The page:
Points, Lines, and Rays Help

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By — McGraw-Hill Professional
Updated on Oct 3, 2011

Introduction to Points, Lines, and Rays

The fundamental rules of geometry go all the way back to the time of the ancient Egyptians and Greeks, who used geometry to calculate the diameter of the earth and the distance to the moon. They employed the laws of Euclidean geometry (named after Euclid, a Greek mathematician who lived in the 3rd century ). Euclidean plane geometry involves points and lines on perfectly flat surfaces.

In plane geometry, certain starting concepts aren’t defined formally, but are considered intuitively obvious. The point and the line are examples. A point can be envisioned as an infinitely tiny sphere, having height, width, and depth all equal to zero, but nevertheless possessing a specific location. A line can be thought of as an infinitely thin, perfectly straight, infinitely long wire.

Naming Points And Lines

Points and lines are usually named using uppercase, italicized letters of the alphabet. The most common name for a point is P (for “point”), and the most common name for a line is L (for “line”). If multiple points are involved in a scenario, the letters immediately following P are used, for example Q , R , and S . If two or more lines exist in a scenario, the letters immediately following L are used, for example M and N . Alternatively, numeric subscripts can be used with P and L . Then we have points called P 1 , P 2 , P 3 , and so forth, and lines called L 1 , L 2 , L 3 , and so forth.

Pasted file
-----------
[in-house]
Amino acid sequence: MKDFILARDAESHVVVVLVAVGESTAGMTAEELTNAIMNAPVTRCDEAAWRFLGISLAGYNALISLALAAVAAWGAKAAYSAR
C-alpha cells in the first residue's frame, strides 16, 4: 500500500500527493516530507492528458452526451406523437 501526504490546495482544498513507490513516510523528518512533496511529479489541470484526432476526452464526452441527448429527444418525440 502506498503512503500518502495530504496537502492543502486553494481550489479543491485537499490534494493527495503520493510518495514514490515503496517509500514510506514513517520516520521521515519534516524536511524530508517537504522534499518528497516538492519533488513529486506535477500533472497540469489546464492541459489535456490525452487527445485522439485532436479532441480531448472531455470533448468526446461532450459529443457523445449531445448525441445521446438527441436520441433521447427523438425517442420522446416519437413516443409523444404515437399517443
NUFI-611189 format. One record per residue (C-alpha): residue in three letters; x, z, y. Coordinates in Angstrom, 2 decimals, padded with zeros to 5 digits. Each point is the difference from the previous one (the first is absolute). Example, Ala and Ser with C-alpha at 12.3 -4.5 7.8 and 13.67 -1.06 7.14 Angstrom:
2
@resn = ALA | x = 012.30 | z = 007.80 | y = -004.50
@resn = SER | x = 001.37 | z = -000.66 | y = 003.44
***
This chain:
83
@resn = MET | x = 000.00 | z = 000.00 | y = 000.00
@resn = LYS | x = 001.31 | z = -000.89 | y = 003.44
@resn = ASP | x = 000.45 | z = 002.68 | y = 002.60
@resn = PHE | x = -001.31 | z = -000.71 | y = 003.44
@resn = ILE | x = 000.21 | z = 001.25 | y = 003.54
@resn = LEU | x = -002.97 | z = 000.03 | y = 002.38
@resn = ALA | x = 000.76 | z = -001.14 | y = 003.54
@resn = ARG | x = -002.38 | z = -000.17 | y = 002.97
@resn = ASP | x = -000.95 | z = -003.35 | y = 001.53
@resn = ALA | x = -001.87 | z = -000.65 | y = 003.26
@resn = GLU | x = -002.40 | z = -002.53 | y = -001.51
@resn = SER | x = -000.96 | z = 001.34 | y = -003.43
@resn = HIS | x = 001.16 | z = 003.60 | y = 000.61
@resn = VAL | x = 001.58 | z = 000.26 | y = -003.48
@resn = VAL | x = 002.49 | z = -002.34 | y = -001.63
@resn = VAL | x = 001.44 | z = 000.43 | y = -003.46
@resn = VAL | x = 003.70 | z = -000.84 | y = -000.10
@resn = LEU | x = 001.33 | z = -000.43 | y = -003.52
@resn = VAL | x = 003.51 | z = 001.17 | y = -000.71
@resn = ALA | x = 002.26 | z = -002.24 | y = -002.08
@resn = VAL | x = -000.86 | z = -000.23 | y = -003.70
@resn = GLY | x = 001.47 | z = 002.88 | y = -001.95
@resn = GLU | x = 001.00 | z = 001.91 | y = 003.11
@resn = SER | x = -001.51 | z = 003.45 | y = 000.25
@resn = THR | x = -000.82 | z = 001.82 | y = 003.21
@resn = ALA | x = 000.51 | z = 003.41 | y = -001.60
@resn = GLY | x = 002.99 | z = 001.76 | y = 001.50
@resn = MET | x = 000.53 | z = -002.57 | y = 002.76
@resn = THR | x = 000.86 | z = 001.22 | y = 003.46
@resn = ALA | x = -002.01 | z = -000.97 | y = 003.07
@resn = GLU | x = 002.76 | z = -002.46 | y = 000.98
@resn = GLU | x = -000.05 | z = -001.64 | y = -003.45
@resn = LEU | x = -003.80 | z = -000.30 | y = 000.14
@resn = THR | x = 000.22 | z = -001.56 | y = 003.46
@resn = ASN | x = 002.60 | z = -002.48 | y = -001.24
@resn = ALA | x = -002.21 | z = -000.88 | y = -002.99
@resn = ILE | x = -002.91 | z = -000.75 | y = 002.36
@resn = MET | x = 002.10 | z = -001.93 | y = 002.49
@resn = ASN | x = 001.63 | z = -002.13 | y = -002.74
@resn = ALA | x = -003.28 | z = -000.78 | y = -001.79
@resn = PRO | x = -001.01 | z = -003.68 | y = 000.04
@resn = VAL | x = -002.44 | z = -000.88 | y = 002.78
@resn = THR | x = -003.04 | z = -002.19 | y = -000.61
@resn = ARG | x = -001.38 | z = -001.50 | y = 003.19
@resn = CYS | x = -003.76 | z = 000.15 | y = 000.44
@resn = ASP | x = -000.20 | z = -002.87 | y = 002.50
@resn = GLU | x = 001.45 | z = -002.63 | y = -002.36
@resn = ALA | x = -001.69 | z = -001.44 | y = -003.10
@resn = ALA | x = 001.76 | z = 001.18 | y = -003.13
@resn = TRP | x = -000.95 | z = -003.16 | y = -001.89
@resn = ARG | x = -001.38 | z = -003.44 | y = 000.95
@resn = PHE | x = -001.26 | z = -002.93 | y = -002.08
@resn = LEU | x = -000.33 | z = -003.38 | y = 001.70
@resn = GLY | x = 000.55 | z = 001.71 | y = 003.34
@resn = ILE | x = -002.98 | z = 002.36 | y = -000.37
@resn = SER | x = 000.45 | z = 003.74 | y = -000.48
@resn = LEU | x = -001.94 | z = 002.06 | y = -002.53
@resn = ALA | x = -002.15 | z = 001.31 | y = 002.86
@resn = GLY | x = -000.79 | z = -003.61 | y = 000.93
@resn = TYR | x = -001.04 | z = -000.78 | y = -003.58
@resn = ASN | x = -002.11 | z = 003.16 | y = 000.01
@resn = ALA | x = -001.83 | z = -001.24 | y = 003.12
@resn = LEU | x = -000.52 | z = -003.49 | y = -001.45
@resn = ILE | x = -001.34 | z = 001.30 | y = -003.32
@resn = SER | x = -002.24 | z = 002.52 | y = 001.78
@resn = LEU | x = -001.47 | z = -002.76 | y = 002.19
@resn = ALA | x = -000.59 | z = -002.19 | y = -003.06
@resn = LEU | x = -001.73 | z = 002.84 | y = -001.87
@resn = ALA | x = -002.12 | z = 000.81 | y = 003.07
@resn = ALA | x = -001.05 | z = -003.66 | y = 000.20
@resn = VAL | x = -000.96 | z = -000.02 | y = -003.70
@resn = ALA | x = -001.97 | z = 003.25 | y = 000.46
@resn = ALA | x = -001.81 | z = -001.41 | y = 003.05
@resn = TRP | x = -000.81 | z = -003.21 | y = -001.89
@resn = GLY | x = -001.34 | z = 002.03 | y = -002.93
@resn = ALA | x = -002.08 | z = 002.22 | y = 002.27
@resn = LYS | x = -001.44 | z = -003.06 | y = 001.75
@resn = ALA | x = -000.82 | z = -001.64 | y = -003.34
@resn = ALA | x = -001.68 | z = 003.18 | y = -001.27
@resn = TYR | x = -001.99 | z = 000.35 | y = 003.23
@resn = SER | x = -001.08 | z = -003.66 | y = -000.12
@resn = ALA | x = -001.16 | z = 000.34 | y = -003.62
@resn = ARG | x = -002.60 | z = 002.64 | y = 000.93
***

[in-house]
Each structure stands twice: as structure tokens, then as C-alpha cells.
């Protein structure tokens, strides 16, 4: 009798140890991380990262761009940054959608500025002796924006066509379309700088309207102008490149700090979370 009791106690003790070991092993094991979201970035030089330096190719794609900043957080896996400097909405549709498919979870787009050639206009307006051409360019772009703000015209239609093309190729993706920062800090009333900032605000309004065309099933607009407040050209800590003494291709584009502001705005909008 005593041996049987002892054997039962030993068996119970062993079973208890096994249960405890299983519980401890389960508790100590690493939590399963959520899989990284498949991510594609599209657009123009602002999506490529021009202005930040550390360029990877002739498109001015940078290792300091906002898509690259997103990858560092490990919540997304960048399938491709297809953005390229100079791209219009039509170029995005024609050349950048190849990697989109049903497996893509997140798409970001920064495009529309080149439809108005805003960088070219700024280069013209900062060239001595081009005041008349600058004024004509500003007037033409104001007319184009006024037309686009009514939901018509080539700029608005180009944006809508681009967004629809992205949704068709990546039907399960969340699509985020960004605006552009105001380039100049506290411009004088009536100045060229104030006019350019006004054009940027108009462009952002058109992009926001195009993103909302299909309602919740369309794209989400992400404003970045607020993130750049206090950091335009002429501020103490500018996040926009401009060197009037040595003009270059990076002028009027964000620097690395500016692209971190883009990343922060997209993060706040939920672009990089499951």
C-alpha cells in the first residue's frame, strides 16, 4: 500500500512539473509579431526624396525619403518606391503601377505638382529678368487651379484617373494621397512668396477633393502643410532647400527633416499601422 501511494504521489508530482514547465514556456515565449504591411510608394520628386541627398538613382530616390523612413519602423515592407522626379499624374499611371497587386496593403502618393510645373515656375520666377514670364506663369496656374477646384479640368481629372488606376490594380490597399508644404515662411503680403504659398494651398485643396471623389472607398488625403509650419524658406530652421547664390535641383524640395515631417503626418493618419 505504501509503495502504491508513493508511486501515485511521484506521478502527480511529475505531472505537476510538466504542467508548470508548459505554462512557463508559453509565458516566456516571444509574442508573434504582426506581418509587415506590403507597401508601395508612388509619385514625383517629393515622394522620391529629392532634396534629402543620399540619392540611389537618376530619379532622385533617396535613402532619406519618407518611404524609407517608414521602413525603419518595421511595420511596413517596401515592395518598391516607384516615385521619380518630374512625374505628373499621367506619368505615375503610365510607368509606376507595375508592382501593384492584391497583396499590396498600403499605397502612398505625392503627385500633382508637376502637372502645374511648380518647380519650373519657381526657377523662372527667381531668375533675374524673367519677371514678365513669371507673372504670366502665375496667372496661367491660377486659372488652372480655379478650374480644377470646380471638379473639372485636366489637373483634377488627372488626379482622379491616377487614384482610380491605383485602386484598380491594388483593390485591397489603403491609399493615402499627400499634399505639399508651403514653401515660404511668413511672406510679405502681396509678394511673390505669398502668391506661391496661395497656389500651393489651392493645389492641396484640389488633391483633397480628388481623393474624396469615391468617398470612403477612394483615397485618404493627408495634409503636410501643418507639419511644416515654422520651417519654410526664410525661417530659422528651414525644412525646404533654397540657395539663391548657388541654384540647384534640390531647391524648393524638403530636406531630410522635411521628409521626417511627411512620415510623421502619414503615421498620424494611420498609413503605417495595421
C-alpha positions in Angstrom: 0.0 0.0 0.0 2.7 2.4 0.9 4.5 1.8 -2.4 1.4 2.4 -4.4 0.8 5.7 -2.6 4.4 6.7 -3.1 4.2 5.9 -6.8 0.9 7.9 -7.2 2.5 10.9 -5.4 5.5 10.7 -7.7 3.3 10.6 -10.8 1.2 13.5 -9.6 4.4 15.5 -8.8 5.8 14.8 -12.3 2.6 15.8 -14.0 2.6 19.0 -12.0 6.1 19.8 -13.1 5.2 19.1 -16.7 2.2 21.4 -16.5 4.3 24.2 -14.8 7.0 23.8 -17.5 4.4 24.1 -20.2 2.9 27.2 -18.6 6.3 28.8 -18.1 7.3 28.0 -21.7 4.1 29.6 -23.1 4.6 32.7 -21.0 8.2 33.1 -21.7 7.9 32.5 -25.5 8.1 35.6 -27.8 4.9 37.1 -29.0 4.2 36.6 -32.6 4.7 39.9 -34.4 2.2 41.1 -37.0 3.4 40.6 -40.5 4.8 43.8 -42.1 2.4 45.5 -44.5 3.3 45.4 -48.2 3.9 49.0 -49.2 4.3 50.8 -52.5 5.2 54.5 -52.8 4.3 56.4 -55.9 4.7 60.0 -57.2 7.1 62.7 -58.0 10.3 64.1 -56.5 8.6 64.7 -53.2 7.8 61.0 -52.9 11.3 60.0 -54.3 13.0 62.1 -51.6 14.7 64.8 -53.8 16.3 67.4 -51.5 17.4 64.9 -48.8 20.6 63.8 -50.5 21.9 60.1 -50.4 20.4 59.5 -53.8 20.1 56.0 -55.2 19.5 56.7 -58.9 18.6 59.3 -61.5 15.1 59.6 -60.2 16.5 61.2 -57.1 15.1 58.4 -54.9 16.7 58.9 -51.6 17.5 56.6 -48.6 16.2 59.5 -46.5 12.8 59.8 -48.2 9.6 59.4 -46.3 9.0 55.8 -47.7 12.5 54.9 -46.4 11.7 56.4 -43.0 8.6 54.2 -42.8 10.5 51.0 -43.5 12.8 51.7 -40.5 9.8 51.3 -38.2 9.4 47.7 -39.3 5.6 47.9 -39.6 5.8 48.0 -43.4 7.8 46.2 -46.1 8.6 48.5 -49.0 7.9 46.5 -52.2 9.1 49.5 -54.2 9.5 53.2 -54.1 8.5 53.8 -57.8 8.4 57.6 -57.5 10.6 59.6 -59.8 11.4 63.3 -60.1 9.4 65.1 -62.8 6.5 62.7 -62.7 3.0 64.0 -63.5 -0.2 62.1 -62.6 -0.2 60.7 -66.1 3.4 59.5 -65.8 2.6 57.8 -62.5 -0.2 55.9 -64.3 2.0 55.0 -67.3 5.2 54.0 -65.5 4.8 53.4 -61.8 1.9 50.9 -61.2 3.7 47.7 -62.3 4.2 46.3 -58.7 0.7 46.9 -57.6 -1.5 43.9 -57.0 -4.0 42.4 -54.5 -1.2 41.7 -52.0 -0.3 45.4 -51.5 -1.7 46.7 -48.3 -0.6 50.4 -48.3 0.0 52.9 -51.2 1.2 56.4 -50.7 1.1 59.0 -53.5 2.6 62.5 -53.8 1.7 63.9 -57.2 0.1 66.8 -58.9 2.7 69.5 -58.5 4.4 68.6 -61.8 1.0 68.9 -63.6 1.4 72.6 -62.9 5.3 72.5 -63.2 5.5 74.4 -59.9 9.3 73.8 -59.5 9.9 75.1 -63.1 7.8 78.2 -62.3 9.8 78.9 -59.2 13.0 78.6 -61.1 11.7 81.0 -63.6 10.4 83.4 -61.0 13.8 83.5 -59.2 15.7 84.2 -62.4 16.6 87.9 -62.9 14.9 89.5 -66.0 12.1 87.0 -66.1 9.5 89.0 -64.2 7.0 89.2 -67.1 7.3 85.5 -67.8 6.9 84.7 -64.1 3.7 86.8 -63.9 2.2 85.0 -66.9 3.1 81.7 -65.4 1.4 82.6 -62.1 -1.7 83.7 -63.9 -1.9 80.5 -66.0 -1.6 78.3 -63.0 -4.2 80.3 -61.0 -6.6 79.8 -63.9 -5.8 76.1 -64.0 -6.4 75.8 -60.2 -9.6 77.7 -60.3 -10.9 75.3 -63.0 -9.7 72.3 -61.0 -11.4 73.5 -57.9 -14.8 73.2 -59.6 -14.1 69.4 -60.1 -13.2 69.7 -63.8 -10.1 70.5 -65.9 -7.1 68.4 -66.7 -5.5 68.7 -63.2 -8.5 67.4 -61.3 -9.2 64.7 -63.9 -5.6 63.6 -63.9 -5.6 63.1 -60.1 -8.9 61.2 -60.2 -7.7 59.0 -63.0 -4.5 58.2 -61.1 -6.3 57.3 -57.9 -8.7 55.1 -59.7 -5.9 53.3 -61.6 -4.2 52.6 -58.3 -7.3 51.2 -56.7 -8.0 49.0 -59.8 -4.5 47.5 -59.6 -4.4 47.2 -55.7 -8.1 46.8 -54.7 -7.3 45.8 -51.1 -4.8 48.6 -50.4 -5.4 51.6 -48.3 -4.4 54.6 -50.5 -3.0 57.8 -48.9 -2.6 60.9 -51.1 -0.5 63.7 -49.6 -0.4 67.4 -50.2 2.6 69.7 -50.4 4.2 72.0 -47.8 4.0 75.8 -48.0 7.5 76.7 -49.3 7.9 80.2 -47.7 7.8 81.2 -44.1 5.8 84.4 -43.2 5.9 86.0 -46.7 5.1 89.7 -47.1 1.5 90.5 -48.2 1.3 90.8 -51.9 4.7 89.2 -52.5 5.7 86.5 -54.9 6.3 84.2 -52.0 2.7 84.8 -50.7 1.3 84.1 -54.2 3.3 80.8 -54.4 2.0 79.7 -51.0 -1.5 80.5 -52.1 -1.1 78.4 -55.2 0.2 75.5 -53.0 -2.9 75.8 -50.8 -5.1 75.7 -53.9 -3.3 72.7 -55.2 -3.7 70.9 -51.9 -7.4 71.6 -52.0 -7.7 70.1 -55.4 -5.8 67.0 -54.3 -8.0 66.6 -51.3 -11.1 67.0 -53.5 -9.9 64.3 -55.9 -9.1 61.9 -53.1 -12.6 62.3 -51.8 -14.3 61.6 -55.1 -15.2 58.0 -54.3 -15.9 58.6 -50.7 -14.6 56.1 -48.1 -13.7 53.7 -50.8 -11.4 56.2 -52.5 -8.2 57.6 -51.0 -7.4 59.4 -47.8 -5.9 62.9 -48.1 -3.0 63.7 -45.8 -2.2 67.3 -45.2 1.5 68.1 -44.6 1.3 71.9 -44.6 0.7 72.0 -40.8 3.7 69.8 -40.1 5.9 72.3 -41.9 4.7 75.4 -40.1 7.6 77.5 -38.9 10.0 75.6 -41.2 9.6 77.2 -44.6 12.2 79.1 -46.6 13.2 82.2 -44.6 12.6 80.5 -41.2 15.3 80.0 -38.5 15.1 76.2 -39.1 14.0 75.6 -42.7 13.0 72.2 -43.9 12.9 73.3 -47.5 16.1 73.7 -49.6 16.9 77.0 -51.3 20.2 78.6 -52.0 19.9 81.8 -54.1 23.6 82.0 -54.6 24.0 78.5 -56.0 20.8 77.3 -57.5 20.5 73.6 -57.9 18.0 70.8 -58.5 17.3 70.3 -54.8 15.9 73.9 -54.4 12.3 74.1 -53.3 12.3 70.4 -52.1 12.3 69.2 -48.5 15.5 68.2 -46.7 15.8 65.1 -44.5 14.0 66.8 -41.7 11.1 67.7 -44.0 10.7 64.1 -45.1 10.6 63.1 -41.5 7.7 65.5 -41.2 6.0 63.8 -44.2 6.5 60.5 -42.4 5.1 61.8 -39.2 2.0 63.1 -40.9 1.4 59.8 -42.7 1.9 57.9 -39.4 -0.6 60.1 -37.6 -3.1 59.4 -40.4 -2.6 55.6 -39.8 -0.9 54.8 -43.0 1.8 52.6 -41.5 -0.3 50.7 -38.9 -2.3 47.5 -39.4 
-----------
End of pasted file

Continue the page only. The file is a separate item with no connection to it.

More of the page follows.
Two Point Principle

Suppose that P and Q are two different geometric points. Two distinct points define one and only one (that is, a unique) line L . The following two statements are always true, as shown in Fig. 1-1:

Some Basic Rules Points and Lines Two Point Principle P and Q lie on a common line L

Some Basic Rules Points and Lines Two Point Principle L is the only line on which both points lie

Some Basic Rules Points and Lines Two Point Principle

Fig. 1-1 . Two point principle. For two specific points P and Q , line L is unique.

Distance Notation

The distance between any two points P and Q , as measured from P towards Q along the straight line connecting them, is symbolized by writing PQ . Units of measurement such as meters, feet, millimeters, inches, miles, or kilometers are not important in pure mathematics, but they are important in physics and engineering. Sometimes a lowercase letter, such as d , is used to represent the distance between two points.

Line Segments, Rays, and the Midpoint Principle

Line Segments

The portion of a line between two different points P and Q is called a line segment . The points P and Q are called the end points . A line segment can theoretically include both of the end points, only one of them, or neither of them.

If a line segment contains both end points, it is a closed line segment . If it contains one of the end points but not the other, it is a half-open line segment . If it contains neither end point, it is an open line segment . Whether a line segment is closed, half-open, or open, its length is the same. Adding or taking away a single point makes no difference, mathematically, in the length because points have zero size in all dimensions! Yet the conceptual difference between these three types of line segments is like the difference between daylight, twilight, and darkness.

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